What to Know
- A drug operation in Indiana lead to over 100 arrests and the seizure of multiple narcotics, including Trump-shaped ecstasy pills, cops say
- The six-day sweep was named “Operation Blue Anvil” and involved patrolling a portion of highway US 31
- "Operation Blue Anvil" lead to the arrest of 129 people on 272 drug charges
A massive drug operation in Indiana led to over 100 arrests and the seizure of multiple narcotics, including Trump-shaped ecstasy pills, authorities say.
In a six-day sweep named “Operation Blue Anvil,” nine departments in north central Indiana teamed up in an effort to halt the flow of illegal narcotics into Hoosier communities by enforcing traffic laws and catching individuals who allegedly transport and distribute illegal narcotics along US 31.
Between June 19 through June 21 and June 26 through June 28, "Operation Blue Anvil” netted 129 criminal arrests on 272 drug charges, with 48 being felonies, according to the Indiana State Police.
Officers also issued 193 traffic citations and 511 written warnings. Additionally, there were also three driving while impaired arrests.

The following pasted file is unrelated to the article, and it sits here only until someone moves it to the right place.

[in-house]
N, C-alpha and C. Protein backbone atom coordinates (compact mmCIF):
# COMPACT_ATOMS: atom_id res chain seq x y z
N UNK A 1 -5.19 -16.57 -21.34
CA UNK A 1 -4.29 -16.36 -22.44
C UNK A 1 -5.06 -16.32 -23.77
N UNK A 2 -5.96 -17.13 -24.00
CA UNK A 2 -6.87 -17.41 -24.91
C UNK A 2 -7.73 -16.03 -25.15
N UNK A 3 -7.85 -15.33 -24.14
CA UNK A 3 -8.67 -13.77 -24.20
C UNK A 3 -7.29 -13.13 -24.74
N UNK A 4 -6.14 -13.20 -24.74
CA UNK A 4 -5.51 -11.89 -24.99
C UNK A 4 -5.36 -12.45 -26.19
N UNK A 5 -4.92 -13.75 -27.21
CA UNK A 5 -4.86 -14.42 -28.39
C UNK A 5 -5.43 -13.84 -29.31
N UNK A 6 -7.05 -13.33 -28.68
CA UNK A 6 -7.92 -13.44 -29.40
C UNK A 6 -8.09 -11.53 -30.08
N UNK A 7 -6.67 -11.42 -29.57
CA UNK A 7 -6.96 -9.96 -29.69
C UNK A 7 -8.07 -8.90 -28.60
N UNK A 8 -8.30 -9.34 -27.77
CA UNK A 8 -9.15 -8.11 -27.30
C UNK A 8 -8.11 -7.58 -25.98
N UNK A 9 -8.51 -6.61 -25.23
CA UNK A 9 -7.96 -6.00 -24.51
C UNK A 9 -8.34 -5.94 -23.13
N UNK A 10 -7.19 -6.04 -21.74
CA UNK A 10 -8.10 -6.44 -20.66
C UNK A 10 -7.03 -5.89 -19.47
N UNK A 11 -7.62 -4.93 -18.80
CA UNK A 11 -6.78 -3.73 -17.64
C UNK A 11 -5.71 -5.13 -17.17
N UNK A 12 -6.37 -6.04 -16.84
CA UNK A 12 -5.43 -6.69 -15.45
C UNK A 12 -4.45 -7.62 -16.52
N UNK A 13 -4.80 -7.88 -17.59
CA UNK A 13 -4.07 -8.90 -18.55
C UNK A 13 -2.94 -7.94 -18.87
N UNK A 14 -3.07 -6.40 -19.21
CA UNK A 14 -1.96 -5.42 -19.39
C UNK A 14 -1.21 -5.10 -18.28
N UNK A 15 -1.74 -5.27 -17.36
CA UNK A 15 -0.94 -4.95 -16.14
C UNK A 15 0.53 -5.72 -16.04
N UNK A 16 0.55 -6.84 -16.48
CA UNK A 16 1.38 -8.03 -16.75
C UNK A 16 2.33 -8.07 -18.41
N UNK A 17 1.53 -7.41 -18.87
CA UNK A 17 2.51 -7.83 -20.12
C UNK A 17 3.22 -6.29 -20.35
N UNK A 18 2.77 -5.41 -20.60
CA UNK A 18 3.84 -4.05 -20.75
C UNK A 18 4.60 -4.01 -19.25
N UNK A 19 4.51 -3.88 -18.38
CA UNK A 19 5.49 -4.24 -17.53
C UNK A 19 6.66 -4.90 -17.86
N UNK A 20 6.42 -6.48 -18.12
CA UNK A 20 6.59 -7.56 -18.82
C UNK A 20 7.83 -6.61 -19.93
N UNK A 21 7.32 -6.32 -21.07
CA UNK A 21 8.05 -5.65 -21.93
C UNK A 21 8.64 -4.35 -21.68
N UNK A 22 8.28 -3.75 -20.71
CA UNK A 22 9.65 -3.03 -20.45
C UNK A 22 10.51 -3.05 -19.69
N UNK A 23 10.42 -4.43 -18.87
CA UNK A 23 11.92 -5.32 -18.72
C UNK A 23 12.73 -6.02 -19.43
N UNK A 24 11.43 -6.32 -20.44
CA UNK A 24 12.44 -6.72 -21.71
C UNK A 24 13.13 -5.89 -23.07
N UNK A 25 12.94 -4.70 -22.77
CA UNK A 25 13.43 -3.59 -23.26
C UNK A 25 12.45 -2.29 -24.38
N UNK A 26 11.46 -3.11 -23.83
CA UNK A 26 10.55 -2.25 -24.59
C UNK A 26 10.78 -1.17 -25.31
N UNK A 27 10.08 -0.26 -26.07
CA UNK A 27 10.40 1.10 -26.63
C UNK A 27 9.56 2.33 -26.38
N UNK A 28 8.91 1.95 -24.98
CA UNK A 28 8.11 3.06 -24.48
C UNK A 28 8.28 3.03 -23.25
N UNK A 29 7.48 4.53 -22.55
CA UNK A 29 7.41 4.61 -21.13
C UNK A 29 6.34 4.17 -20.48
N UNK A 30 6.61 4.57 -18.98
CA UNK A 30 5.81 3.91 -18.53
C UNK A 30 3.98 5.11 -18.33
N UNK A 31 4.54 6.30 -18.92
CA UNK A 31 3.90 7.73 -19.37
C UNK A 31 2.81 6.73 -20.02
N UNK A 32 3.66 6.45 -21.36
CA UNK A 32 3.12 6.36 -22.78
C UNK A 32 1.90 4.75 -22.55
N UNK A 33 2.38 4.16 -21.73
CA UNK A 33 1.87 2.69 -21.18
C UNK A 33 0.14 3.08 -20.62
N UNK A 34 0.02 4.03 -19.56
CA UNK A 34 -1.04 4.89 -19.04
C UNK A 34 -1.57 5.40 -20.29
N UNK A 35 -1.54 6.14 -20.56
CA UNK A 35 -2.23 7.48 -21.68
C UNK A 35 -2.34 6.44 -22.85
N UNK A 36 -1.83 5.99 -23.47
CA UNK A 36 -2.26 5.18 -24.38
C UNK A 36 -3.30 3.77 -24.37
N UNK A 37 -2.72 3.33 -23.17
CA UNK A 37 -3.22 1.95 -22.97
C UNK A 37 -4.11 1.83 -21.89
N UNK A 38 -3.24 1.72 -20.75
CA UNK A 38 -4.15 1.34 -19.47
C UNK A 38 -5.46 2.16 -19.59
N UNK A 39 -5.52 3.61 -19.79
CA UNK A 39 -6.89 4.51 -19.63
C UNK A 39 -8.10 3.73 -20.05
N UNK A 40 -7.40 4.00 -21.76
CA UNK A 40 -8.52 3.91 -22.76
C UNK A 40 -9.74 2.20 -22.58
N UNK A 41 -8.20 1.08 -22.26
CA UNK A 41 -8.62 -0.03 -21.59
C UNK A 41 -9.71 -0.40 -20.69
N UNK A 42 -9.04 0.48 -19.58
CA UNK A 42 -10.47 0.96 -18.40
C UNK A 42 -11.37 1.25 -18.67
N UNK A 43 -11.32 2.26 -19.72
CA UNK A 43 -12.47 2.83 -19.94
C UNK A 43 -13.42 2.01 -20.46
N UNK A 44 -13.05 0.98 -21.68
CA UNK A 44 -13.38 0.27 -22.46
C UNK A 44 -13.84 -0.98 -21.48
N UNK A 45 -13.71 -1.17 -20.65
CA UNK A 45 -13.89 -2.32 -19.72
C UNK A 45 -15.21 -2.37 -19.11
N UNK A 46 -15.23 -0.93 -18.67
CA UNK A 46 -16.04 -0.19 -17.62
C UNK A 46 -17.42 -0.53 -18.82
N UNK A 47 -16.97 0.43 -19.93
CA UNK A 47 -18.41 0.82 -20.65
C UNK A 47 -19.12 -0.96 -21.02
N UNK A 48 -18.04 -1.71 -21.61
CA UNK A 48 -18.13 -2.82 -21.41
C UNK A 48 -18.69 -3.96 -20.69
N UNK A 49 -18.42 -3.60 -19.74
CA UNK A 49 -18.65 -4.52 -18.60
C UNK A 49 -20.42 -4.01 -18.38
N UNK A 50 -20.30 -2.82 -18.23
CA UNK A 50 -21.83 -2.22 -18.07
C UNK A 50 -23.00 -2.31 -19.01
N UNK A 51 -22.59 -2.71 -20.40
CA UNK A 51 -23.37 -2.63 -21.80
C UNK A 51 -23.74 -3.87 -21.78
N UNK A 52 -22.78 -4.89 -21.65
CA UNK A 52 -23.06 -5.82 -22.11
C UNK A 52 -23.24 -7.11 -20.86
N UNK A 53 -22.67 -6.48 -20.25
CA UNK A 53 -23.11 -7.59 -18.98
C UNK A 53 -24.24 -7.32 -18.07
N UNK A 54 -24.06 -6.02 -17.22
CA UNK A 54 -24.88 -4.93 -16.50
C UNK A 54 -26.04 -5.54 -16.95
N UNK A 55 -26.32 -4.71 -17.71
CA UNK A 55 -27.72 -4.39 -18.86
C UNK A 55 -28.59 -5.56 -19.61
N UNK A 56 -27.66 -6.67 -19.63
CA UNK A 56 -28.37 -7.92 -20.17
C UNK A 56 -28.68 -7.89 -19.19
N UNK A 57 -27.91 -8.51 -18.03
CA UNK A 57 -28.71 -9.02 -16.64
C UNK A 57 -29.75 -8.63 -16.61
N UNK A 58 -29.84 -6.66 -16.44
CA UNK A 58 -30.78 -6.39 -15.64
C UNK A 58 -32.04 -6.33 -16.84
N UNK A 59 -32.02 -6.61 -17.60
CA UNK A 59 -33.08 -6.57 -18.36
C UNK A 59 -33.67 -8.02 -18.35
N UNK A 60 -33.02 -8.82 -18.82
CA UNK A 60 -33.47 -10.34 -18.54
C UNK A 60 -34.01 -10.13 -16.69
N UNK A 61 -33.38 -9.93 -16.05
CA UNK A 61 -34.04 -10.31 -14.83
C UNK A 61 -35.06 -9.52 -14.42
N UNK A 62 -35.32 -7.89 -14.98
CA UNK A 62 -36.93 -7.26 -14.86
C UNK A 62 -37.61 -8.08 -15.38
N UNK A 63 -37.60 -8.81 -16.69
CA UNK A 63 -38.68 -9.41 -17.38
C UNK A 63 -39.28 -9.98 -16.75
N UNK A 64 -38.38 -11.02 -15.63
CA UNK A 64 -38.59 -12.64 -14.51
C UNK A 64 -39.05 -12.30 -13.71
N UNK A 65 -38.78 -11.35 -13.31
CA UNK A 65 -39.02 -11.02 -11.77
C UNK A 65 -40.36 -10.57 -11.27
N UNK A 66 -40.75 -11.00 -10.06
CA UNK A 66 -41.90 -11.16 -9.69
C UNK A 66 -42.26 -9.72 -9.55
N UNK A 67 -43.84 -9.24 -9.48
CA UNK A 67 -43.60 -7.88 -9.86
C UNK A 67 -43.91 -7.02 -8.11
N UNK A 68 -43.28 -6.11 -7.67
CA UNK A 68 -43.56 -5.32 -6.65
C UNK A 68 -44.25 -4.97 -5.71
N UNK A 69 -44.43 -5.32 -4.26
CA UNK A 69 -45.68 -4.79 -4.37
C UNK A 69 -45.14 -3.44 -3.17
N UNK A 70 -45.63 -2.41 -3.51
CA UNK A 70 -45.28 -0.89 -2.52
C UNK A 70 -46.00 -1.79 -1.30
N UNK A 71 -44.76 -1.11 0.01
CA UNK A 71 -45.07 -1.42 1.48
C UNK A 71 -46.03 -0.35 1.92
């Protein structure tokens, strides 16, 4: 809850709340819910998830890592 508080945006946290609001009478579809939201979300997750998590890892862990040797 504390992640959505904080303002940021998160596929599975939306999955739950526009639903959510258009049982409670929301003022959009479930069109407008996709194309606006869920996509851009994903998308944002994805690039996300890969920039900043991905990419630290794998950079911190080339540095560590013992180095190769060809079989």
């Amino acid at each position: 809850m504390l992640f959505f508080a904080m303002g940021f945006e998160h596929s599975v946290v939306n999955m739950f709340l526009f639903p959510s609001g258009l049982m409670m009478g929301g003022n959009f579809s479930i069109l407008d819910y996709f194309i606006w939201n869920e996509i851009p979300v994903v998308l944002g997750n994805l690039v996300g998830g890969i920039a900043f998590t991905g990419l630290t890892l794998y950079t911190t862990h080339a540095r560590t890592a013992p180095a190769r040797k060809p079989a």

During the six days, officers located a myriad of narcotics, including cocaine, heroin, LSD, methamphetamine, marijuana, psilocybin mushrooms, edible marijuana food, prescription medication and numerous drugs that have yet to be identified, authorities said.
Ecstasy pills, also known as MDMA, shaped like President Donald Trump were also found during the six-day operation. Additionally, officers located drug paraphernalia.
All of the contraband was found during traffic stops made by the various police departments, authorities say.
The operation in Miami and Fulton counties was a joint effort between officers from the Indiana State Police, the Miami County Sheriff’s Department, the Logansport Police Department, the Peru Police Department, the Fulton County Sheriff’s Department, the Cass County Sheriff’s Department, the Wabash County Sheriff’s Department, the Grant County Sheriff’s Department and the Rochester Police Department. K-9 officers utilizing narcotic detecting police dogs also assisted in the highway patrol.
This is the eighth straight year that these types of patrols have taken place in the area, according to Indiana State Police Sgt. Dan Prus, who organized and oversaw the patrols.
“Summer is a peak travel time with an increased volume of people traveling throughout Indiana,” Prus said in a statement. “Police officers want the patrols to serve as a reminder to drivers to follow all traffic laws for the safety of everyone utilizing Indiana’s roads. The patrols should also serve as a warning that police officers will utilize all of the resources at their disposal to catch and arrest the few who transport illegal drugs.”